ZANZIBAR kicked off the crucial second phase of oil and natural gas exploration, a seismic survey that will finally establish if hydrocarbons exist in quantities that justify commercial exploration.
There are already high hopes after initial Full Tensor Gravity Gradiometry (FTG) survey conducted from March this year on Pemba and Unguja Blocs indicated the presence of the petroleum resource.
According to the Lands, Water, Energy and Environment Minister, Salama Aboud Talib, the survey, which will be carried out by BGP explorer, will include offshore deep water, transition zone/ offshore shallow water and onshore explorations in Pemba and Unguja.
“The deep water survey will last after one month while shallow water and onshore surveys will be concluded in eight months. The BGP will then interpret the data in a process that will take between 12 and 24 months” revealed the Energy minister.
Ms Salama added that three BGP explorer vessels will be performing offshore explorations whilst dynamite explosives will be used during the onshore exploration.
“The seismic survey is a geographical study using shock waves to produce detailed images of local geology to determine the location and size of possible oil and gas reservoir,” she explained.
The President of China National Petroleum Corporation, Mr Gou Yunhui, who represented RAKGAS, a Ras Al Khaimah company which has financed the project at the tune of 32m US dollars, shared the optimism of most Zanzibaris over the prospects of large reserves of oil and gas.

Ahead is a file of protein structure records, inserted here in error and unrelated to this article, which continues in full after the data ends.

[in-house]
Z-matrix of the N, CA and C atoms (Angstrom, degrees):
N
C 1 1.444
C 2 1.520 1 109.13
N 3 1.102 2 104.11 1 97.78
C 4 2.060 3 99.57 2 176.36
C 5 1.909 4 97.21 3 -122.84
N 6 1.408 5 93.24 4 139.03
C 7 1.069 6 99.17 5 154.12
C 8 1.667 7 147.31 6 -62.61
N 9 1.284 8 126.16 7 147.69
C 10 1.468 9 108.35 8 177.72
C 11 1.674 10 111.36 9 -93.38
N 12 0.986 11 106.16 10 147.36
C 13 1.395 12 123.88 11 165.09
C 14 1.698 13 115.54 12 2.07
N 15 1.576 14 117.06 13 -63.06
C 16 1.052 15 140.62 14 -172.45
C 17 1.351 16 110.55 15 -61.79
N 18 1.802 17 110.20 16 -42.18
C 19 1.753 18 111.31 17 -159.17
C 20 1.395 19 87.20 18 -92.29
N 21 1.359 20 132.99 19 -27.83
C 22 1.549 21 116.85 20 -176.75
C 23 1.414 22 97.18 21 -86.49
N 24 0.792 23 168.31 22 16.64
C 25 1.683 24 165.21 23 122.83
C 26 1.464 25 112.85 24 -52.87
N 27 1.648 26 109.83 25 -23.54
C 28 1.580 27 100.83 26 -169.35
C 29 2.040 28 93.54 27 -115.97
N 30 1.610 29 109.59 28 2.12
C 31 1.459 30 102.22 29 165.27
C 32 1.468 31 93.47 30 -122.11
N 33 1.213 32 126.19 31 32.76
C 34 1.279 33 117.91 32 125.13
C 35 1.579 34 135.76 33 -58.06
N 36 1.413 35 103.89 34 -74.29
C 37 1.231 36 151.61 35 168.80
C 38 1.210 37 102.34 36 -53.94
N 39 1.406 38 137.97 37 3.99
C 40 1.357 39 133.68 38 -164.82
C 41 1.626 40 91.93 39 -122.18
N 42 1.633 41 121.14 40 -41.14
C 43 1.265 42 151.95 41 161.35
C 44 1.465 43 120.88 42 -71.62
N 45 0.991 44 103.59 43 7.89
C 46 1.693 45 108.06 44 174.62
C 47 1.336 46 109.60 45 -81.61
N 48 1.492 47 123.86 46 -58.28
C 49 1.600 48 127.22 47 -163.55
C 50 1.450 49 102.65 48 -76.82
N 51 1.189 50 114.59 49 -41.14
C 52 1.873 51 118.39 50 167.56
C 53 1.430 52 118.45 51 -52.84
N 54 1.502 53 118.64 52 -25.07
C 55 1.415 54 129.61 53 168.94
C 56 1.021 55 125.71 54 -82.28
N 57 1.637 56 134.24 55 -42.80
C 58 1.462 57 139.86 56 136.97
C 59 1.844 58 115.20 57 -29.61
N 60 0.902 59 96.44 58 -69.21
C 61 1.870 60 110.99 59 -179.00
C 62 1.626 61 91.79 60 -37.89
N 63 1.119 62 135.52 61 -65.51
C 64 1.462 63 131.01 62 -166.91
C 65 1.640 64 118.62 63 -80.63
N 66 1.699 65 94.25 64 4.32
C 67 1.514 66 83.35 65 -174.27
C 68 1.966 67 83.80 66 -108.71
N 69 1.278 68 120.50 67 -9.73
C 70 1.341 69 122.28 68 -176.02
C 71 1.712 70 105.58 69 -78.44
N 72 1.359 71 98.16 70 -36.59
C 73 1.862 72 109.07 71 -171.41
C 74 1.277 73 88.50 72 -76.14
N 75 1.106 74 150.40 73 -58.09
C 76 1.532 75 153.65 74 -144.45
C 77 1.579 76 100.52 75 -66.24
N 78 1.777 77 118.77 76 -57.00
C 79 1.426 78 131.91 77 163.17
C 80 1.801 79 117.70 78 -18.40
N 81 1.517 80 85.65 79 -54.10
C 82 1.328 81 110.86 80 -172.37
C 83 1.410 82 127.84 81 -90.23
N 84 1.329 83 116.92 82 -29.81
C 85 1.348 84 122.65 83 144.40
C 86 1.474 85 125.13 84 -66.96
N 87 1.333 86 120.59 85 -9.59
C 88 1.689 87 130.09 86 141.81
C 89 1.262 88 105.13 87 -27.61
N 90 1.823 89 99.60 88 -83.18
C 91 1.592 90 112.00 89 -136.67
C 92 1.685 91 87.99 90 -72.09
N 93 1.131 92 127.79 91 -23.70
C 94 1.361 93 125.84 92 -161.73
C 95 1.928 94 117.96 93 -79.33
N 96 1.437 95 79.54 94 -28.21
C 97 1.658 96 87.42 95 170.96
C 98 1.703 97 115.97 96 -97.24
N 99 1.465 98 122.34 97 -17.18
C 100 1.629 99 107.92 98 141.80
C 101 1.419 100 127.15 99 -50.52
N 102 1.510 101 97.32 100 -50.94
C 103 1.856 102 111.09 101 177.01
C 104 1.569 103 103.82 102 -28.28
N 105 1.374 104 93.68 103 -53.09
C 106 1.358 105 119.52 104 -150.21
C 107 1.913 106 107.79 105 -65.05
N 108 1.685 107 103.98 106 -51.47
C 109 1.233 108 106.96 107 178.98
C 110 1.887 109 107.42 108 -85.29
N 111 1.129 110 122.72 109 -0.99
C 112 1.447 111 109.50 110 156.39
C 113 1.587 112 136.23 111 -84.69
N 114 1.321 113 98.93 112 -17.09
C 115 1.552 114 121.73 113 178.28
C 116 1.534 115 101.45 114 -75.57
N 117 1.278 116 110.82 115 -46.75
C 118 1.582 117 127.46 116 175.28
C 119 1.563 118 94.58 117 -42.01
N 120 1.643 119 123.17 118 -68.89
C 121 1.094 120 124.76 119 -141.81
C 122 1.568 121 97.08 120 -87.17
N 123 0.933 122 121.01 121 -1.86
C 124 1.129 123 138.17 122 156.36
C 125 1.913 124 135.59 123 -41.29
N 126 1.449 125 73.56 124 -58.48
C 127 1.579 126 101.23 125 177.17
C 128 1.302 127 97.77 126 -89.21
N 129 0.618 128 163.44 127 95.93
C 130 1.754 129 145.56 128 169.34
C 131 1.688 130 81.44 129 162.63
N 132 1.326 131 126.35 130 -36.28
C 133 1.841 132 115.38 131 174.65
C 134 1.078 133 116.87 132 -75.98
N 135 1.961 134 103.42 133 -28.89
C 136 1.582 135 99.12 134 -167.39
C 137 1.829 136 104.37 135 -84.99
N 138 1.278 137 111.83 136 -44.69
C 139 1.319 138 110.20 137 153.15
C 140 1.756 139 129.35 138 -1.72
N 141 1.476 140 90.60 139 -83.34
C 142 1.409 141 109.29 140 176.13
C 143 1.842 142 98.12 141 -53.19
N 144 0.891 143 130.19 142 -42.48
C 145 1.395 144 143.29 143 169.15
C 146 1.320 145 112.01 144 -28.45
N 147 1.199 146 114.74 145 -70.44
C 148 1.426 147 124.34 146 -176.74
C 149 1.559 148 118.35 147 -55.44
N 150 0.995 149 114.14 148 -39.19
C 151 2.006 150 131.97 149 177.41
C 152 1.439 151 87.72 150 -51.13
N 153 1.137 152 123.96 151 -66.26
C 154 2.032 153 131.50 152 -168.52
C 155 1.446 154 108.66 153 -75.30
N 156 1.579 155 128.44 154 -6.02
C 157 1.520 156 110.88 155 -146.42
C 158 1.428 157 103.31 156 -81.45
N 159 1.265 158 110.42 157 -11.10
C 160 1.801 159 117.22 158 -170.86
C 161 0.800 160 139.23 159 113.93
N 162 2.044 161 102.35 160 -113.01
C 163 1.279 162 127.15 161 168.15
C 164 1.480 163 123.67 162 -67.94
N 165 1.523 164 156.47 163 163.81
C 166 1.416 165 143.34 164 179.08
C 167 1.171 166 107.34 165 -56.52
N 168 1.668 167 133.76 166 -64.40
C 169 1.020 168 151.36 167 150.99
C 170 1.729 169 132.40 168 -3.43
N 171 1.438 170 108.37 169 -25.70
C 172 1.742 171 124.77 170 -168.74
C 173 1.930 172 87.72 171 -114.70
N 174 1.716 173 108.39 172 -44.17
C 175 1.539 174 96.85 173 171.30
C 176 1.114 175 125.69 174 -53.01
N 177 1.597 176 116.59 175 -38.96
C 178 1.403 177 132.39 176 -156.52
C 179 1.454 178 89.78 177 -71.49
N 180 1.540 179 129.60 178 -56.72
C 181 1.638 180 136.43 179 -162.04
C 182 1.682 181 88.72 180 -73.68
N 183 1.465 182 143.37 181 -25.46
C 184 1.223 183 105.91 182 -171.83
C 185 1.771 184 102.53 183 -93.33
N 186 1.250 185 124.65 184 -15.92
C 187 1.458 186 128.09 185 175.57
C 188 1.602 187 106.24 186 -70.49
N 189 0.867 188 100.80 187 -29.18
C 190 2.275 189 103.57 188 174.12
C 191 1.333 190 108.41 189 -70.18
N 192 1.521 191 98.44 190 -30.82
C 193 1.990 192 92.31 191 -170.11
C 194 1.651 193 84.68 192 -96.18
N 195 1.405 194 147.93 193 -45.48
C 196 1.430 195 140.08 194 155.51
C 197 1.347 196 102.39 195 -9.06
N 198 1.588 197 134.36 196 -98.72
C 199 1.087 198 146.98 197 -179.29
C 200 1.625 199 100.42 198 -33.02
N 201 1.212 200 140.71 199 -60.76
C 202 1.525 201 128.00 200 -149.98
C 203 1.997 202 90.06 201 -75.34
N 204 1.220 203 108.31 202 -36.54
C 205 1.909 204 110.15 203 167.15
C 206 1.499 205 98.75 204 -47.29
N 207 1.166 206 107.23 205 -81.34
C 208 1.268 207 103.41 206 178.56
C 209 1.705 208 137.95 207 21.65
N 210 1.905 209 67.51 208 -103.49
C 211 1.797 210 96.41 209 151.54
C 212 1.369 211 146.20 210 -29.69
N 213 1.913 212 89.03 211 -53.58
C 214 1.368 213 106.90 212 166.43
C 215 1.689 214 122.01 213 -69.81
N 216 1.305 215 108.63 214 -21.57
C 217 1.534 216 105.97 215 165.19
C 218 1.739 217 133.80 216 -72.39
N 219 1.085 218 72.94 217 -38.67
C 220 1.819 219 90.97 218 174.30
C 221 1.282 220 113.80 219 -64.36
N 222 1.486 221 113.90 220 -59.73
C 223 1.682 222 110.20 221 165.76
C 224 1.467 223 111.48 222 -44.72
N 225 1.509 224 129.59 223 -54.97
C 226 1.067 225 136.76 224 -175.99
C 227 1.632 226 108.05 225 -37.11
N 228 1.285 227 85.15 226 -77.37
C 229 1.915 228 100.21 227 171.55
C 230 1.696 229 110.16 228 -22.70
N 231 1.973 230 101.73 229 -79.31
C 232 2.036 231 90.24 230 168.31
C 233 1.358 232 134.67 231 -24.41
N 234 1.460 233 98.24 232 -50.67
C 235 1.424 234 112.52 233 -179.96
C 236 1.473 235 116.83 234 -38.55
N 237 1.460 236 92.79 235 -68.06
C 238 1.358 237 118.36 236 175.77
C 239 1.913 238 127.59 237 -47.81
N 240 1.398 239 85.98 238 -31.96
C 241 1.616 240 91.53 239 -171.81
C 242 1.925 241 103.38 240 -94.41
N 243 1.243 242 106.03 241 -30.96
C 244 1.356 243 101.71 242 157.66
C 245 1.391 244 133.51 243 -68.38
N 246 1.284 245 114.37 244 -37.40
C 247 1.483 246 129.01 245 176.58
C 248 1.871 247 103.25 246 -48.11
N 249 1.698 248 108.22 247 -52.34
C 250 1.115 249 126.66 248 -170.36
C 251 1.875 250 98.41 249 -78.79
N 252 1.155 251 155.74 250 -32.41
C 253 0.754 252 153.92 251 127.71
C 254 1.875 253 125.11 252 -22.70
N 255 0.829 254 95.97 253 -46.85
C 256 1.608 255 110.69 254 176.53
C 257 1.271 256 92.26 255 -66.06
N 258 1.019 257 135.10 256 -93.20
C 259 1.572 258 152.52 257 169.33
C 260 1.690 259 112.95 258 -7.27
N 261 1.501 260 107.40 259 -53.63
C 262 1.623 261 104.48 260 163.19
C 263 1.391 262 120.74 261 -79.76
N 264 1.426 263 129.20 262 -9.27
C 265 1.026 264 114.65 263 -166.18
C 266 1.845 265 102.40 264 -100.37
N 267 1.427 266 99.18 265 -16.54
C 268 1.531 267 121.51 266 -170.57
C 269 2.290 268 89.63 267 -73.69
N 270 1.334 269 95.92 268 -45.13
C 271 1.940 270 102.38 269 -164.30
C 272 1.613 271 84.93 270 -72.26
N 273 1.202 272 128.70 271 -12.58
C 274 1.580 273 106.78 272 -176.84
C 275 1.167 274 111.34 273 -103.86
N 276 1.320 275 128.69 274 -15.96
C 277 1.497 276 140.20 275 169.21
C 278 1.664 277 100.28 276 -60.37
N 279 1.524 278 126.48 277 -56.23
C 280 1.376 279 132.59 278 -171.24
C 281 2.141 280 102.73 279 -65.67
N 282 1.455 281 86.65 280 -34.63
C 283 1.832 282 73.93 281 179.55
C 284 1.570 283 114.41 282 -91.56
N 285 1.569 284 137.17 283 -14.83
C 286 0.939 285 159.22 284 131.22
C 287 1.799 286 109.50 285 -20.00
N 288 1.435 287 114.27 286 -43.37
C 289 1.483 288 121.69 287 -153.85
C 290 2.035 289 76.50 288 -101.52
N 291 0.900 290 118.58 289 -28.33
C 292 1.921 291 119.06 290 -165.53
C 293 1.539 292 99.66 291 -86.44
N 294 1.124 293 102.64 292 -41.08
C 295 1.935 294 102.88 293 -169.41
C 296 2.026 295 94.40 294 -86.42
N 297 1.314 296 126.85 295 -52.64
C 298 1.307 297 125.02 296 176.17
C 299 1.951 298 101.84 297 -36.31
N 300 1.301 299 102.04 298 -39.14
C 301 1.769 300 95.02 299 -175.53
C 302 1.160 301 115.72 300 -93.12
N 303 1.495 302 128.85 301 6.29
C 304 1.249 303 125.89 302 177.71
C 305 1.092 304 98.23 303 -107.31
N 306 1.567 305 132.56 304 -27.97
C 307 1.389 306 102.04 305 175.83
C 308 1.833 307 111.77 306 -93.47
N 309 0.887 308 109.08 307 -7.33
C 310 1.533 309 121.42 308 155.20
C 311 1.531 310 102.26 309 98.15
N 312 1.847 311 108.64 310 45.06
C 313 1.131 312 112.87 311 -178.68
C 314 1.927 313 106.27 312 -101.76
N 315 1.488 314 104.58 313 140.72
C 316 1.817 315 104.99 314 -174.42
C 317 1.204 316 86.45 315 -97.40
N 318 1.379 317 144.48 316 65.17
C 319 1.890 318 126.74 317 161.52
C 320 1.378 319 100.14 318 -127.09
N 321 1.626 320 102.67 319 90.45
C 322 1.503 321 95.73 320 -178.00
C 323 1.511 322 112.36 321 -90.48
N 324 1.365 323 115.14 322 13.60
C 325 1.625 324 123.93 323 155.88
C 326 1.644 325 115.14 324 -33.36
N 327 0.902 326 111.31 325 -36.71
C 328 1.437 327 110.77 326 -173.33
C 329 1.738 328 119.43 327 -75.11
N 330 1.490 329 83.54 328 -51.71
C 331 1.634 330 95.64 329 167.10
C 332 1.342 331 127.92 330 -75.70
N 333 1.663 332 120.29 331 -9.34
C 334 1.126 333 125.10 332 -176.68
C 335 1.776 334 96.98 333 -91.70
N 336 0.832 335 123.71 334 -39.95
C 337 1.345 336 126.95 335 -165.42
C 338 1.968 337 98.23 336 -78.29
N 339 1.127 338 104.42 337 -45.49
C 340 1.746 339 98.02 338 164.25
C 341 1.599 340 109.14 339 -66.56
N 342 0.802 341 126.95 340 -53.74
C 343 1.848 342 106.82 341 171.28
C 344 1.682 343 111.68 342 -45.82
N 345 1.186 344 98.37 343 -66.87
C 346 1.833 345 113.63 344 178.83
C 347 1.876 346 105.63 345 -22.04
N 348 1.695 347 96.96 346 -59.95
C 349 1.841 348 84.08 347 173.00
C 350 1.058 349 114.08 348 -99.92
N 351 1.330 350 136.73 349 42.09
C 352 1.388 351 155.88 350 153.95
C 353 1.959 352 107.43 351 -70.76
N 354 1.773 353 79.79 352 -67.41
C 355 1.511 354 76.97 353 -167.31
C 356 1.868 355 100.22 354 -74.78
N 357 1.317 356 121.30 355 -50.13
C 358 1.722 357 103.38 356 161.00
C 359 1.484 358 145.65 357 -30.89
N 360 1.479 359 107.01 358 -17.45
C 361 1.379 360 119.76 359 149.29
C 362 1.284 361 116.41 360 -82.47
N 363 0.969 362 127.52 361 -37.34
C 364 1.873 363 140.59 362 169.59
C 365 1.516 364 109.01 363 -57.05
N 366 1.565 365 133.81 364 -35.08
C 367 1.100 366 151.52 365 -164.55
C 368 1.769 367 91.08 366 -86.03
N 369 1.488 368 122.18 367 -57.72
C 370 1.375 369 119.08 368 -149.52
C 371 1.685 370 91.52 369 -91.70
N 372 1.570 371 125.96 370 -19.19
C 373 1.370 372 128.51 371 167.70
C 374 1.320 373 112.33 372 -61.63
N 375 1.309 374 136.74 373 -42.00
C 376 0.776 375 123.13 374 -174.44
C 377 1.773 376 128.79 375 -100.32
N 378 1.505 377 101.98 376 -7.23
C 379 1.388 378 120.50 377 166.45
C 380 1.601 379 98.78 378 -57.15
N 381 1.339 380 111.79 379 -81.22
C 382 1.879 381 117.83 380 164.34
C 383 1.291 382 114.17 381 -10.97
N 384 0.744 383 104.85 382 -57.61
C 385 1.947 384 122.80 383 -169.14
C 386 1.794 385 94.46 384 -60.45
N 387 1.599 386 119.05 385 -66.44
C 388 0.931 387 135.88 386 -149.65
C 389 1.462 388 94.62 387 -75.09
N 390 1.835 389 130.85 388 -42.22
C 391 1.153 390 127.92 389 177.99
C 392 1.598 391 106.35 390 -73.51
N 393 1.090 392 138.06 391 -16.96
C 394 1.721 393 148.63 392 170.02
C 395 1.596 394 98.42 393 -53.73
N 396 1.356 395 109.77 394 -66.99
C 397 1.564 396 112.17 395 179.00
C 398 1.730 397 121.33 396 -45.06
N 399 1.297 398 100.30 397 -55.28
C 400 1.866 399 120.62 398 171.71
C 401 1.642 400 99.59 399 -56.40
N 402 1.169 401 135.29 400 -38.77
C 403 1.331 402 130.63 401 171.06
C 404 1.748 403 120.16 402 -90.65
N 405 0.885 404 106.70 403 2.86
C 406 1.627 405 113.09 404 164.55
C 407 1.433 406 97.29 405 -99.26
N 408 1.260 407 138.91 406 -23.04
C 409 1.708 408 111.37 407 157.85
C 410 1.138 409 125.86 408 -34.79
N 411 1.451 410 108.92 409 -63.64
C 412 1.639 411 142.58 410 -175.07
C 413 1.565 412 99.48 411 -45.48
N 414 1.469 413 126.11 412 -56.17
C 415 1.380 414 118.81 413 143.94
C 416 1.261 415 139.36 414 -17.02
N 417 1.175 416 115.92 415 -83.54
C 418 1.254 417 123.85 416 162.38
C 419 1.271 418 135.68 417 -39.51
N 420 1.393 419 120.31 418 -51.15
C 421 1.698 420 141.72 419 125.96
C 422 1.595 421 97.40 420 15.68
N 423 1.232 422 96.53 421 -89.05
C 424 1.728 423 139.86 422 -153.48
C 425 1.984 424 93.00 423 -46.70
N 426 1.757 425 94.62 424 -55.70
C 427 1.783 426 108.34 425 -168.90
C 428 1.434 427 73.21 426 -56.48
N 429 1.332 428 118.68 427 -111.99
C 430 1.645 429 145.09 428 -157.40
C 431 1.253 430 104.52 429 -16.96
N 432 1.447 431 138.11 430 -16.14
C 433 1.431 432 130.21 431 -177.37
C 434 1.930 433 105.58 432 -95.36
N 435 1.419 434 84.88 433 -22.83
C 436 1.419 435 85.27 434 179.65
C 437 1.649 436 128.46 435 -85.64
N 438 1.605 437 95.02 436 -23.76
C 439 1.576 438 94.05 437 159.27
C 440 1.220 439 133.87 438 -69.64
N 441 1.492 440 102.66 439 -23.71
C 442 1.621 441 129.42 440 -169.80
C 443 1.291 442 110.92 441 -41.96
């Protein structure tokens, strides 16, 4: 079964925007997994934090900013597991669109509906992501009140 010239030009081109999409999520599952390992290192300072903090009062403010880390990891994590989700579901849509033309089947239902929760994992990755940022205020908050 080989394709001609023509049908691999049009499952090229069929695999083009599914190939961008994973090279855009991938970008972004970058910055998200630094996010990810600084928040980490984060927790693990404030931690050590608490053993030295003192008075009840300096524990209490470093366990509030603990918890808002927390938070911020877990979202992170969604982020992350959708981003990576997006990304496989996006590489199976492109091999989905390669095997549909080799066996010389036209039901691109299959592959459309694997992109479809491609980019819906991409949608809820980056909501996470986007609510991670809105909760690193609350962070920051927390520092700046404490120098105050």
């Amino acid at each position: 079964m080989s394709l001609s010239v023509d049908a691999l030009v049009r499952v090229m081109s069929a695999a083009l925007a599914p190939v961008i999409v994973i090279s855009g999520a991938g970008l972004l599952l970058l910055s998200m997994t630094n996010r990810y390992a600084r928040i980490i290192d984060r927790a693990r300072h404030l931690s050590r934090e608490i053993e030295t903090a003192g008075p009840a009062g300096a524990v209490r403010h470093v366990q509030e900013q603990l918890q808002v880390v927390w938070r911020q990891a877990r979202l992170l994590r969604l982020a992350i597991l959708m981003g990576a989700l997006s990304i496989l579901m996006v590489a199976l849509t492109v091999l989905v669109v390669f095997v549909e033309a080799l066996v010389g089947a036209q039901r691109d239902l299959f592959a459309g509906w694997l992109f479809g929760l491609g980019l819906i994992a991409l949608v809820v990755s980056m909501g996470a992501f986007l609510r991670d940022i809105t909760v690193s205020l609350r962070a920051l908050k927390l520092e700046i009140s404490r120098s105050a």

Mr Yunhui recalled his encounters with two Zanzibari students, who nursed dreams of a brighter future in the wake of the ongoing oil and natural gas explorations.
“Last year…in Pemba and Unguja, I saw the determination of young students going to school and looking for the future with brain and a lot of potential there, one of them, I remember his name is Abdulrahman, was asking me what I was doing here.
“Looking for oil? I said yes… he said; would we be like Saudi Arabia and United Emirates? I said... I hope so… so I hope everything will improve in Zanzibar.
“During my visit to Unguja, I remember meeting this young girl, Aisha, and she asked me the same question, and I told her yes, she said; ‘I dream of driving a Ferrari…
I said I do too! He said the second phase of exploration, which will include the acquisition of the site map, was crucial in identifying drilling locations, which he expects to be acquired in two years time.
He said during the exercise, samples will be collected to help determine whether or not there are reserves of oil and natural gas on the Isles and how big they might be.
According to him, the preliminary results from the first phase survey have already been doctored, with the final result expected to be out in a couple of months.
Zanzibar Second Vice President, Ambassador Idd said the seismic survey was a crucial step towards the final phase of drilling exploratory wells, and lauded what he called a historic achievement by the Indian Ocean Archipelago.